Who Was Behind The Piltdown Man Hoax?

By Nick Venable | Published


This week marks the 100-year anniversary of amateur antiquarian Charles Dawson and paleontologist Arthur Smith Woodward’s historic discovery of a possible missing link between man and ape, confirming the world-changing works of Charles Darwin. And it’s been about 49 years since their “discovery” was found to be one of the biggest hoaxes to ever fall under the watchful eye of science. Nicknamed the “Piltdown Man,” due to it being unearthed in the Piltdown gravel pit in Sussex, England, this hoax still holds plenty of interest today, both by scientists able to laugh at the mistakes of their field and by detractors who tout it as an example that science itself is a hoax.

For this week’s Nature, Chris Stringer of London’s Natural History Museum shares his plan to use modern scientific testing methods — such as radiocarbon dating, DNA testing, and other molecular investigations — to try and prove who was the real culprit in the hoax, and what his methods may have been.

On December 18, 1912, Dawson and Woodward announced they had found a jawbone and skull fragments belonging to primitive beings who lived from 500,000 to 1 million years ago. Other fossils were reportedly found, as well as a variety of stone tools. Though there were doubts had and discrepancies found, no elaborate testing could be done until almost 30 years later, when flourine testing proved the findings were no older than 50,000 years, and further carbon-dating has revealed they were only 600 years old. Furthermore, the bones came from different species: the skull fragments were human, while the jawbone, with teeth filed down to appear human, was actually from an ape.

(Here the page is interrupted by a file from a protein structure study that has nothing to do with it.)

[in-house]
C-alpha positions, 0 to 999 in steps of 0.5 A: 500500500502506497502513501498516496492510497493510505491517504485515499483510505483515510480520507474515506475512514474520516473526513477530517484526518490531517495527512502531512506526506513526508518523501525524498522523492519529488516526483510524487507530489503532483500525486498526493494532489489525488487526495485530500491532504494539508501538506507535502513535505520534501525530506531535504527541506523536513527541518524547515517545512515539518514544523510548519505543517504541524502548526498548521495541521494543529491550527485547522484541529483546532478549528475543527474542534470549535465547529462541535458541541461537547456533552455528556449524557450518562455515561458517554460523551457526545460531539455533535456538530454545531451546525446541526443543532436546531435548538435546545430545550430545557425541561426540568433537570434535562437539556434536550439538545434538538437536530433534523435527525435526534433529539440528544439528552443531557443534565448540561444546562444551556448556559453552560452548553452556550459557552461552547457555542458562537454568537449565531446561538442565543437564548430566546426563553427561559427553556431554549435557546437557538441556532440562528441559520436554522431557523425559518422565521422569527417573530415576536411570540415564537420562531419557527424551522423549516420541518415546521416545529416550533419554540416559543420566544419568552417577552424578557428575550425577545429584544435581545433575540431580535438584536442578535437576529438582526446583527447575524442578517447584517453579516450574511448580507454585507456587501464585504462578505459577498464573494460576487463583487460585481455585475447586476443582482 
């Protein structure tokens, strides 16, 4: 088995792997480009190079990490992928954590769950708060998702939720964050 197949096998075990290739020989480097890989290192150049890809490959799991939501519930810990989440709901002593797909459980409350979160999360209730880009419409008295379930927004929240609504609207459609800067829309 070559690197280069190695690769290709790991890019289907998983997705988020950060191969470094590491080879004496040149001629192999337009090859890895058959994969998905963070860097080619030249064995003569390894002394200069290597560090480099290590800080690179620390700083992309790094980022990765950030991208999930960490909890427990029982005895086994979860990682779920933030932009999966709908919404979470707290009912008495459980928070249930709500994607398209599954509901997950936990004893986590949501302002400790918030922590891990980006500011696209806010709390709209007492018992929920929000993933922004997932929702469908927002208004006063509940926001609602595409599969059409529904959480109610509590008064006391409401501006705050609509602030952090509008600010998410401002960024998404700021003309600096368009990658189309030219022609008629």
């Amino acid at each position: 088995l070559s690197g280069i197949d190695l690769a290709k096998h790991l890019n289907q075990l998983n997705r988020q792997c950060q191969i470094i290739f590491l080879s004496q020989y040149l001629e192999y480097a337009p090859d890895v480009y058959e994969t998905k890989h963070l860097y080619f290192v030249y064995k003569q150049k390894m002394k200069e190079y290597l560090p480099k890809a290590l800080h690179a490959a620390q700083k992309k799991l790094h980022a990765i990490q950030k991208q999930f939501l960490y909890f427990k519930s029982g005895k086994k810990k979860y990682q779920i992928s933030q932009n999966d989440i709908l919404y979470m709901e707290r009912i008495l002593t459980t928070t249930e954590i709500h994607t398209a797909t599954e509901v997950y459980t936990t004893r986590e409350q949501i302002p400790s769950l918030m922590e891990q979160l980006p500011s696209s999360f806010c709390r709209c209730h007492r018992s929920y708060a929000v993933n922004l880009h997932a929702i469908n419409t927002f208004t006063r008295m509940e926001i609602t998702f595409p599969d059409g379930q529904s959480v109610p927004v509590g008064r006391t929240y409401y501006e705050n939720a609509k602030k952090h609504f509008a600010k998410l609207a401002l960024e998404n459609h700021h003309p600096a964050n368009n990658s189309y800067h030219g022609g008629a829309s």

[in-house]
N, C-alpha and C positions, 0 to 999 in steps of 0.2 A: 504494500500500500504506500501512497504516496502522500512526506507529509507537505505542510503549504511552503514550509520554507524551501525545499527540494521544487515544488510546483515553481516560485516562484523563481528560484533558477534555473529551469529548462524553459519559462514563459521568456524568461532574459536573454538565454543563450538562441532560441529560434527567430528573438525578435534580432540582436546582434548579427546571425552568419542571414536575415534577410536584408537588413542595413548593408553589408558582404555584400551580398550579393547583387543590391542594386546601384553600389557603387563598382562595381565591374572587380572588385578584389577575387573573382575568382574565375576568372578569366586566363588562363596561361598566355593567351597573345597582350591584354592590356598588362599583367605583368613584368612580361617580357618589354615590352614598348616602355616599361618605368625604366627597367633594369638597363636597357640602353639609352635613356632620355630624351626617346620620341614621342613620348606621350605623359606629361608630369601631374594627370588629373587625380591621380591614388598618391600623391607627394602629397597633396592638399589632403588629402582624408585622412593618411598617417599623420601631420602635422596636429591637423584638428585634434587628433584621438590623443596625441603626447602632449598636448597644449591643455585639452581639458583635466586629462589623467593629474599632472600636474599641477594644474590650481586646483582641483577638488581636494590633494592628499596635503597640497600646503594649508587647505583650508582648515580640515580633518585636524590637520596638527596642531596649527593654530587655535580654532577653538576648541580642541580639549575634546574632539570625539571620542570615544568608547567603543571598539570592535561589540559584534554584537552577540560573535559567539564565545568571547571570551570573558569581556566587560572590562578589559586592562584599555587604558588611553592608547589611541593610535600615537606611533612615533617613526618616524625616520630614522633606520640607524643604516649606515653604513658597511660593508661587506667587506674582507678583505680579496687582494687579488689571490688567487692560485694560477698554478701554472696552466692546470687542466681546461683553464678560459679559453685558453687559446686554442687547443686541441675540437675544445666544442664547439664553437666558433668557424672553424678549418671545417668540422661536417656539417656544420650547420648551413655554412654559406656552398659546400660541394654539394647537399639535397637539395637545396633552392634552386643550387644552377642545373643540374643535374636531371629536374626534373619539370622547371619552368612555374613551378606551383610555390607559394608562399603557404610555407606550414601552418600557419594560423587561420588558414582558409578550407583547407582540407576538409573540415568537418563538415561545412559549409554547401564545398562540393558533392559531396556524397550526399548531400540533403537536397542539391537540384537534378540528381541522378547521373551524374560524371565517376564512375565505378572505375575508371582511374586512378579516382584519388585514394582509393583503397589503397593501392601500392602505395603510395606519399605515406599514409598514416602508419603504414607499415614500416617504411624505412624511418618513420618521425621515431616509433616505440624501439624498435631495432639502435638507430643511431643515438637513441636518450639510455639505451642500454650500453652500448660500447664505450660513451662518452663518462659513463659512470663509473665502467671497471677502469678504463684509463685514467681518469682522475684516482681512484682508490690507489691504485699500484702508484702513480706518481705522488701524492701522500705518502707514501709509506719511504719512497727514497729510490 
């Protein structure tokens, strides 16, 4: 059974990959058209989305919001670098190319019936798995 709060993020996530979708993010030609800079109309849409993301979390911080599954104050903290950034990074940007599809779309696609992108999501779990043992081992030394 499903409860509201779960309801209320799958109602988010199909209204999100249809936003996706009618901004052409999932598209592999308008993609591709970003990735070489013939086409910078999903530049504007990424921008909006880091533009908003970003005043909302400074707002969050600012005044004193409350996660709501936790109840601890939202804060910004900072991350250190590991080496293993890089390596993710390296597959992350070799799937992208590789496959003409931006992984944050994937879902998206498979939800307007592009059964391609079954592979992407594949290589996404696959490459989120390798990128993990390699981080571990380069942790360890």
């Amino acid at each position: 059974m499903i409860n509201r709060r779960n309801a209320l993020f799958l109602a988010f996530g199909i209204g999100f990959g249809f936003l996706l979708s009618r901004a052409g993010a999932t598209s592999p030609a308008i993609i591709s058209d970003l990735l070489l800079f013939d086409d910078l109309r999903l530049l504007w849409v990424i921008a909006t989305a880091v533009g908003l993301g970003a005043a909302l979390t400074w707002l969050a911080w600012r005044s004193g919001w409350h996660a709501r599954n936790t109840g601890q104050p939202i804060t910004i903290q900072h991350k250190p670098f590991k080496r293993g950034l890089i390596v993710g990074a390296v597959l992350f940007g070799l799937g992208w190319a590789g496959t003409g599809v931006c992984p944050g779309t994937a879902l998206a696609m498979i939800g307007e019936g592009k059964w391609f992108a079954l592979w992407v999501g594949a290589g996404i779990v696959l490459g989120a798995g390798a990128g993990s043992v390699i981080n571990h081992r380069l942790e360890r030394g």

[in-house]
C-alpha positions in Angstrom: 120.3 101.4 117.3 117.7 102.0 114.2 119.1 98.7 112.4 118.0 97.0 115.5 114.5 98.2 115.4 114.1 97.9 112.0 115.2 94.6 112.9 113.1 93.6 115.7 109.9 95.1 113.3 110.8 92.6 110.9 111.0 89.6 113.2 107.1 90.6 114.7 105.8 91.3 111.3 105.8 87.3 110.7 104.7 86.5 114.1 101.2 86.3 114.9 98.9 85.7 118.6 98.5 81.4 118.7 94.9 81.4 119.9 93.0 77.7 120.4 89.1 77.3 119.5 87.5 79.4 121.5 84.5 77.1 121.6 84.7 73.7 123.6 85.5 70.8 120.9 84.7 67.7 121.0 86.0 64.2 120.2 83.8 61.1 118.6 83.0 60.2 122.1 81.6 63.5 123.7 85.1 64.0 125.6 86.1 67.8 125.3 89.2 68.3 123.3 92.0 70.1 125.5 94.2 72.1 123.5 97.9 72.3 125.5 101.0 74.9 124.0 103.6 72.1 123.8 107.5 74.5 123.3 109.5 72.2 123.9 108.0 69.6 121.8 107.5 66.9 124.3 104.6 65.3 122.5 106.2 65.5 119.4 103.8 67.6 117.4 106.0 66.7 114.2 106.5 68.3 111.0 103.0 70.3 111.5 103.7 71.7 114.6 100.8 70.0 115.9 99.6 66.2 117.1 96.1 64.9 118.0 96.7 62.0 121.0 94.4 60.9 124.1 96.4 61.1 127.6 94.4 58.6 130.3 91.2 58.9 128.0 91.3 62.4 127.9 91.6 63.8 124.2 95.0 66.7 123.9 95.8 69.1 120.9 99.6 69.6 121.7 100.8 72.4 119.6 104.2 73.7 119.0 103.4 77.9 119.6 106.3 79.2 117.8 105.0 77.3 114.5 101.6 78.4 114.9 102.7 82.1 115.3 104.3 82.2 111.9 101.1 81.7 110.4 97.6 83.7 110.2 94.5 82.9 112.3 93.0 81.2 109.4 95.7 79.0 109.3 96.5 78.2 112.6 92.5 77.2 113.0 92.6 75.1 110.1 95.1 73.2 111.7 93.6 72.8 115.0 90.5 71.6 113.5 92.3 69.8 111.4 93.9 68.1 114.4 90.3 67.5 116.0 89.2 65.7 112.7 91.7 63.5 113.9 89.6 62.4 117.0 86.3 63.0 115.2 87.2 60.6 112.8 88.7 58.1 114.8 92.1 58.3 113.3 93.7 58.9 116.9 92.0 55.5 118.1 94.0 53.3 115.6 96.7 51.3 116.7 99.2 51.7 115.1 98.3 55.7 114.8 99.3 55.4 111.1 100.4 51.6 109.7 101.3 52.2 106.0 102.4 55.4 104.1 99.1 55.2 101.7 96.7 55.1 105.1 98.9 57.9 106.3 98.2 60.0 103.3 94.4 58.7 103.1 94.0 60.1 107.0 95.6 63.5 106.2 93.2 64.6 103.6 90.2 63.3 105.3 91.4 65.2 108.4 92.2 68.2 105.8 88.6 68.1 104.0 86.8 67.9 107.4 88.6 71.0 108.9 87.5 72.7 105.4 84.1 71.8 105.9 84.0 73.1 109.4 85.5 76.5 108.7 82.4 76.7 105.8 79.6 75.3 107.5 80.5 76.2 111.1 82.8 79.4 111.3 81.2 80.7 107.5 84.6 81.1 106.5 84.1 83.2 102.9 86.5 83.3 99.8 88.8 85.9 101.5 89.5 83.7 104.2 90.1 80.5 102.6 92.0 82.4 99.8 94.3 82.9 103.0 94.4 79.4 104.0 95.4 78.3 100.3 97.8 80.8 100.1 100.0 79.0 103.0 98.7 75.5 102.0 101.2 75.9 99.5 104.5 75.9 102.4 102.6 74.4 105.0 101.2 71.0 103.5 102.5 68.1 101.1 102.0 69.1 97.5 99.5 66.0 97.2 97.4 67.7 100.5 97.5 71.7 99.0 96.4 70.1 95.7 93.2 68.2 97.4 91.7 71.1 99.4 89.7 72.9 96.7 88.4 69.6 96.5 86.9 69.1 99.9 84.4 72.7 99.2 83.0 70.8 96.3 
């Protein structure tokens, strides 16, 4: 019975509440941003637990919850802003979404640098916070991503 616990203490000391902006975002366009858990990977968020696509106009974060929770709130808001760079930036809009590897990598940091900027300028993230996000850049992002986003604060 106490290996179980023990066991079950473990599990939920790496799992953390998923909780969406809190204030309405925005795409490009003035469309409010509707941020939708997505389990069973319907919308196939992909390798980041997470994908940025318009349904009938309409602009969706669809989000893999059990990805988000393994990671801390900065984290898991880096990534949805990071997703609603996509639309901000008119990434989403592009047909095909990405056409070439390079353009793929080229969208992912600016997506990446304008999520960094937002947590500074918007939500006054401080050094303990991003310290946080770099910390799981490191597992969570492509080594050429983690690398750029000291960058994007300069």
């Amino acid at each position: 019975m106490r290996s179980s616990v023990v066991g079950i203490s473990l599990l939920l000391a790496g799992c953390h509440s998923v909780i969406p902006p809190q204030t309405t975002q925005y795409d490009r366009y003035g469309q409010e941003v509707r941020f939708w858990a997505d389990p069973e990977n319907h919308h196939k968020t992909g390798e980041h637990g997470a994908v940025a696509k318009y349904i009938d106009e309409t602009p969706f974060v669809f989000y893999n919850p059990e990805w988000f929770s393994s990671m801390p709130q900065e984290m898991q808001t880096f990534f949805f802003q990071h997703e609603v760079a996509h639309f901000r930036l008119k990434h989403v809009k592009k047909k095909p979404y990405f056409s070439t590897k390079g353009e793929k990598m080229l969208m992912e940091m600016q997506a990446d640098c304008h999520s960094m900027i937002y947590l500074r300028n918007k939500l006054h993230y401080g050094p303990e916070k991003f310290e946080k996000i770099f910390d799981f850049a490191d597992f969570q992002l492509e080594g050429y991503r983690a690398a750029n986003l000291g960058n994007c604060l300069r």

Did Dawson have full knowledge of his false words all along? It’s looking like it. Though quite a few others have made the suspects list, from Woodward’s assistant Martin Hinton to famed author Arthur Conan Doyle, the evidence is pointing to Dawson as being the fast-talking fame hound seeking recognition from the scientific elite.

This re-investigation will be the subject of a Geological Meeting this week, where all the test results will be presented and discussed. Dr. Miles Russell, a Bournemouth University archaeologist and author of The Piltdown Man Hoax: Case Closed, will present evidence showing Dawson was behind at least 38 other false discoveries throughout his life, aiming for widespread recognition with each.

As much fun as hoaxes can be years down the line, it’s frustrating that this case, combined with others, allows people to think they can create elaborate schemes, so long as there doesn’t exist a way to test the claims. Thankfully, we live in a time where empirical evidence has handed the reins over to experimental evidence. Now if only we could figure out a way to prove whether these Morgan Freeman death notices are legit or not.